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Racing for gold in Sochi
by JENNIFFER WARDELL
Mar 12, 2014 | 876 views | 0 0 comments | 5 5 recommendations | email to a friend | print
NICOLE ROUNDY is currently competing in the Paralymics in Sochi, Russia. Courtesy photo
NICOLE ROUNDY is currently competing in the Paralymics in Sochi, Russia. Courtesy photo
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BOUNTIFUL – Nicole Roundy has always chased her dreams in faraway places. 

The Bountiful native and internationally recognized para-snowboarder is currently in Sochi, getting ready to compete in the Paralymics first-ever boardercross event this Friday, March 14. Fresh off her medal win at the 2014 World Cup in La Molina Spain, Roundy is approaching the opportunity fully aware of just how significant the moment is. 

“Only a small handful of the athletes that competed when this all started in 2006 will be present in Russia,” Roundy wrote in a recent blog entry. “I feel as though I have a responsibility to remember and ride for those who won’t be competing in Russia.”

The experience isn’t all seriousness for the Paralympian, however. 

“She’s very excited,” said Brenda Roundy, Nicole’s mother. “I don’t know if she’s nervous, but she’s very thrilled and honored to be there.” 

Roundy, the first above-the-knee amputee to compete in snowboarding, first fell in love with the sport more than a decade ago. Though a bout of cancer had caused her to lose her leg at the age of eight, she’d gone up to Snowbird years later to try skiing. 

She was uncomfortable with the outrigger that was supposed to replace her prosthesis for the second ski, and soon her attention was caught by an entirely different way down the mountain. 

“I liked the snow, speed and adrenaline, but I felt there was something missing,” Nicole Roundy told the Clipper in a previous interview. “Then I saw the people snowboarding and wanted to try it.”

Not everyone was equally as enthused by the idea. 

“I told the staff, and they looked at me like I was crazy,” she said. “‘An amputee on a snowboard? It’ll never happen.” 

Though Roundy proved them wrong, there have been challenges. She has had to upgrade her prosthetic knee more than once in order to snowboard successfully, and has struggled to find sponsors that will allow her to train and attend the sport’s worldwide competitions.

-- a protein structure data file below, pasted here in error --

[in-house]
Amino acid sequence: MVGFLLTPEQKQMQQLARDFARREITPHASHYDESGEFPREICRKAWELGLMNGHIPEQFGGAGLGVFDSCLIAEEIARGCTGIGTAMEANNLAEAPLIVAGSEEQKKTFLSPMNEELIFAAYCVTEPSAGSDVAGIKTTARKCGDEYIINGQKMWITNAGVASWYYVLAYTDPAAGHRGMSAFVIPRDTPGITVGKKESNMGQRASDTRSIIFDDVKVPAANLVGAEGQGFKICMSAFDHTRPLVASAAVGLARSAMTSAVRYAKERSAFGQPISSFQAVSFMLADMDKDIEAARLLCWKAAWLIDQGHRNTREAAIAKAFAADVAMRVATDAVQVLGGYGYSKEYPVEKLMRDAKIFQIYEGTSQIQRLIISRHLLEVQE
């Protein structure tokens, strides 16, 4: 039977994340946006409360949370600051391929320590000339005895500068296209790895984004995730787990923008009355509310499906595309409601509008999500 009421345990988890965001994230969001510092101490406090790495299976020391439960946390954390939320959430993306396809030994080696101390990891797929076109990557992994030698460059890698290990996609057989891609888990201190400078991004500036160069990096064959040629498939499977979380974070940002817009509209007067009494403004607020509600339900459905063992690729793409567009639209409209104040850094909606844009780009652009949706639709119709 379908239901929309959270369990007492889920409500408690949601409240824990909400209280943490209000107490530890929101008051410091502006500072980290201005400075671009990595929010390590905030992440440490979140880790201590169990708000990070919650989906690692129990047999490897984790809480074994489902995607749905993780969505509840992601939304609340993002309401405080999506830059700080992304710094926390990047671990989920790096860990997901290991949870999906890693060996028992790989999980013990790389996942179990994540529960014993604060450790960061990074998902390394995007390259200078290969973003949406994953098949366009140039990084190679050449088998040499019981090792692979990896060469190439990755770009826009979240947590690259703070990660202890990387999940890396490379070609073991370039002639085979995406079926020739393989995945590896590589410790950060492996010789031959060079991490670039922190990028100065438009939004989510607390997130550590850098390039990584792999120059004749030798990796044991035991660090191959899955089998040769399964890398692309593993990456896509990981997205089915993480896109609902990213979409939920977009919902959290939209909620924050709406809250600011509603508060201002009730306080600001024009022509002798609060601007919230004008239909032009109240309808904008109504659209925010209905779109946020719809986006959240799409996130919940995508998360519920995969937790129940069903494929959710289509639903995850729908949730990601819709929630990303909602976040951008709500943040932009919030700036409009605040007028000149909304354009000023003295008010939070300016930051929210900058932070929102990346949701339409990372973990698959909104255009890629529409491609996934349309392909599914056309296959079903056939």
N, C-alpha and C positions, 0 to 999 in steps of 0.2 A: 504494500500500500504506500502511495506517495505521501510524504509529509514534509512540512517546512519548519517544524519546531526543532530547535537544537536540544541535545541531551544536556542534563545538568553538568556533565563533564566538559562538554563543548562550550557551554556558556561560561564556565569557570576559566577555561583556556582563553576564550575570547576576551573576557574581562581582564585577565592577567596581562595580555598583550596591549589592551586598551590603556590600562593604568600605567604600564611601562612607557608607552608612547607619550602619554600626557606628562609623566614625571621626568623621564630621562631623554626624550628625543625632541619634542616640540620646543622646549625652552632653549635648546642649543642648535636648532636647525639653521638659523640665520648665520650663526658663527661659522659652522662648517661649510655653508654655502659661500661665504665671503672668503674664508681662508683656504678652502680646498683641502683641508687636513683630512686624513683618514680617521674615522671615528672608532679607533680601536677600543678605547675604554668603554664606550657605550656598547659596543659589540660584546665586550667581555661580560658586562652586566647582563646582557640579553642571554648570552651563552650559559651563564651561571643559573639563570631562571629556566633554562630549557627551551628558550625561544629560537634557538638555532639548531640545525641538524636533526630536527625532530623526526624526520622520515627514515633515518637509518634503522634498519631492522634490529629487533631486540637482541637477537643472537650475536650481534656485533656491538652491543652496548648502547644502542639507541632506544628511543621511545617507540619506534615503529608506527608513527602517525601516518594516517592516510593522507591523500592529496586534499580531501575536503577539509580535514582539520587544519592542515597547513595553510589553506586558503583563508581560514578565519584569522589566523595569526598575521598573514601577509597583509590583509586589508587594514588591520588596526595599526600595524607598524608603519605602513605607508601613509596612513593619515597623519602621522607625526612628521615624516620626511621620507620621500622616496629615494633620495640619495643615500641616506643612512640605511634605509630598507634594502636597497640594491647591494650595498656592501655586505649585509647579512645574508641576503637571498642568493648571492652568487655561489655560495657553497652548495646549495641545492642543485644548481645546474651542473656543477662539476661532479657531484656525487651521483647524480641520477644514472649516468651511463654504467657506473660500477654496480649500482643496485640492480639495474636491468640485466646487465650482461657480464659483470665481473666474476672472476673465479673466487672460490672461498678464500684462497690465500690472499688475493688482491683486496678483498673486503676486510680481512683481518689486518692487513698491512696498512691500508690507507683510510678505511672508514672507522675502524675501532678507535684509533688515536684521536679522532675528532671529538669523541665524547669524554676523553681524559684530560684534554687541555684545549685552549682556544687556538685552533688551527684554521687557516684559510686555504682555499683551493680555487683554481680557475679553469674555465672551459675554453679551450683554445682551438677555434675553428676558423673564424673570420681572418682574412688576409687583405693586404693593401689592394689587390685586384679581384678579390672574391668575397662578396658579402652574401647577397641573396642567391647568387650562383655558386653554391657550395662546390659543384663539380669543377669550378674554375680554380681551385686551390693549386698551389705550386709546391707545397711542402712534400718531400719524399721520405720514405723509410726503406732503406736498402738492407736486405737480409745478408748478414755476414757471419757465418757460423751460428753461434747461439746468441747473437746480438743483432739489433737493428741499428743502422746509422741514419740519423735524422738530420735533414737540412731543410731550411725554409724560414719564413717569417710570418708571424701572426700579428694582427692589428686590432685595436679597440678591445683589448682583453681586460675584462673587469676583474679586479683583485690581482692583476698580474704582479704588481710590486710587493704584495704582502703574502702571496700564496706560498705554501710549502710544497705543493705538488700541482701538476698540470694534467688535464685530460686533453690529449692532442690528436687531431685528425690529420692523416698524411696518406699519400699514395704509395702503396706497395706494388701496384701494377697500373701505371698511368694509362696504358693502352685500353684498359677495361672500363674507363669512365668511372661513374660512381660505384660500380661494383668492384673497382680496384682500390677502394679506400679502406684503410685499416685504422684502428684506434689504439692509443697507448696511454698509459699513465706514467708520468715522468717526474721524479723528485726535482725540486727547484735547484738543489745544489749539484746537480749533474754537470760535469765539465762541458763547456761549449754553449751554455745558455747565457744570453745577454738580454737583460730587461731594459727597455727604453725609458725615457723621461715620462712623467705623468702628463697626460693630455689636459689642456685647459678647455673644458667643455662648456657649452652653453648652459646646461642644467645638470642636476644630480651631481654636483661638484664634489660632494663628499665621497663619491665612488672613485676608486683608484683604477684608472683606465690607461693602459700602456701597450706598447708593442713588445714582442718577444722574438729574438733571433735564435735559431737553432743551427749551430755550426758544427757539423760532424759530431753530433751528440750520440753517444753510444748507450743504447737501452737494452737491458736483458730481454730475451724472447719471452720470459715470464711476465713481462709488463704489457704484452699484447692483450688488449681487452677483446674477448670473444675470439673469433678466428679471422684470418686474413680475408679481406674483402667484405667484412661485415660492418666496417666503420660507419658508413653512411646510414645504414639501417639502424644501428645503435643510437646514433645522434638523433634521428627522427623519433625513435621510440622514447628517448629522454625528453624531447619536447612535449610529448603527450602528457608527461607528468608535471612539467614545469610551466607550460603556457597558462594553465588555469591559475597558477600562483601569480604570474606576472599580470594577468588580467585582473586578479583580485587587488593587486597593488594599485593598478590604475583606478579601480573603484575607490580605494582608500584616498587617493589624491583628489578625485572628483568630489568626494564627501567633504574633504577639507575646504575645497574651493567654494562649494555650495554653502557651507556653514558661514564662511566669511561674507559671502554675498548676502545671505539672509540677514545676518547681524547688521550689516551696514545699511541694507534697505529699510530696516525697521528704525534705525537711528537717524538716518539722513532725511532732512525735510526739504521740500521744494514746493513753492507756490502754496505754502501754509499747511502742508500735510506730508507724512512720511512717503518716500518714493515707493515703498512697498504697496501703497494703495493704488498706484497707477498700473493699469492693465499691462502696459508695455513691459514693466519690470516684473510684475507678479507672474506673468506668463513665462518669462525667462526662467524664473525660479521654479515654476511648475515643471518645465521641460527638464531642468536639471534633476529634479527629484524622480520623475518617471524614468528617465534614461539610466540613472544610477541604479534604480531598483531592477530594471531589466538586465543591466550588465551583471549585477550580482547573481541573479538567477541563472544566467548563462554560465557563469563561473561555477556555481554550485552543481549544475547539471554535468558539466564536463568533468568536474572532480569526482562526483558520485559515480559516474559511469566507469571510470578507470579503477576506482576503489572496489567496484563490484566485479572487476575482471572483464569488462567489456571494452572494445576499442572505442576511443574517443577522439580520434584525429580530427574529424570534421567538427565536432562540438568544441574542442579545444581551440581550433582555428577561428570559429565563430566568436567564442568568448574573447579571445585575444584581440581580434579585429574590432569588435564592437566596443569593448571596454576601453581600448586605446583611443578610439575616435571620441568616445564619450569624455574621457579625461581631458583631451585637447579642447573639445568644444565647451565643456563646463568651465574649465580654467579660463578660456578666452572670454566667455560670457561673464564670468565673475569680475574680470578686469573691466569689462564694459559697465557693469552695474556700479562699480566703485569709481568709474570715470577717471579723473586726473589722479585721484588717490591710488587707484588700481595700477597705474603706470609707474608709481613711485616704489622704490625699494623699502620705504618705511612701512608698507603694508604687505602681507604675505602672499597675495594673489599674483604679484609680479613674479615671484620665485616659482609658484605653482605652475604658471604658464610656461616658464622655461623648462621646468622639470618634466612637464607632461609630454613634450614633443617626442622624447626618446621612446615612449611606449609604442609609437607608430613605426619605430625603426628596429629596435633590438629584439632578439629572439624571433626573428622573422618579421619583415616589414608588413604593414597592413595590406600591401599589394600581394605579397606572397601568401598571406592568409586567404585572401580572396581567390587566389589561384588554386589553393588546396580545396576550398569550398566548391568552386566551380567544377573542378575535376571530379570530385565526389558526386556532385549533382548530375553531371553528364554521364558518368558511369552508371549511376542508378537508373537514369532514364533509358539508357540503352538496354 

“She had to work really hard to get to where she is,” said Brenda Roundy. “They don’t get funding like other Olympic athletes.”

It was also a struggle to get para-snowboarding recognized by the International Paralympic Committee, that finally announced the sports inclusion in May 2012. 

The only snowboarding event in Sochi will be the boardercross, where four to six snowboarders start at the top of the mountain and then race each other down a winding, inclined course to see who gets to the finish line first. NBC will livestream the event on its website this Friday, as it’s doing for the rest of the Paralympic games. 

Back in Bountiful, Brenda Roundy will do everything she can to catch the broadcast. Budgetary issues have kept her from attending most of her daughter’s competitions, though Nicole always lets her in on the experience. 

“She’s been very good about letting us in on all the pictures, calling us and keeping us updated,” Brenda said. 

Still, she remembers seeing Nicole snowboarding during an exhibition in Park City, and she knows that a screen of any size can’t compare.

“You can broadcast it online, but it’s nothing like being there,” said Brenda Roundy. “The camera doesn’t give you the scope of it.”

Even though she can’t be there, she knows the view in Sochi must be breathtaking.  “To see them come down, and know someone up there....” she said, voice trailing off. “I don’t know a word for it other than amazing.” 

 



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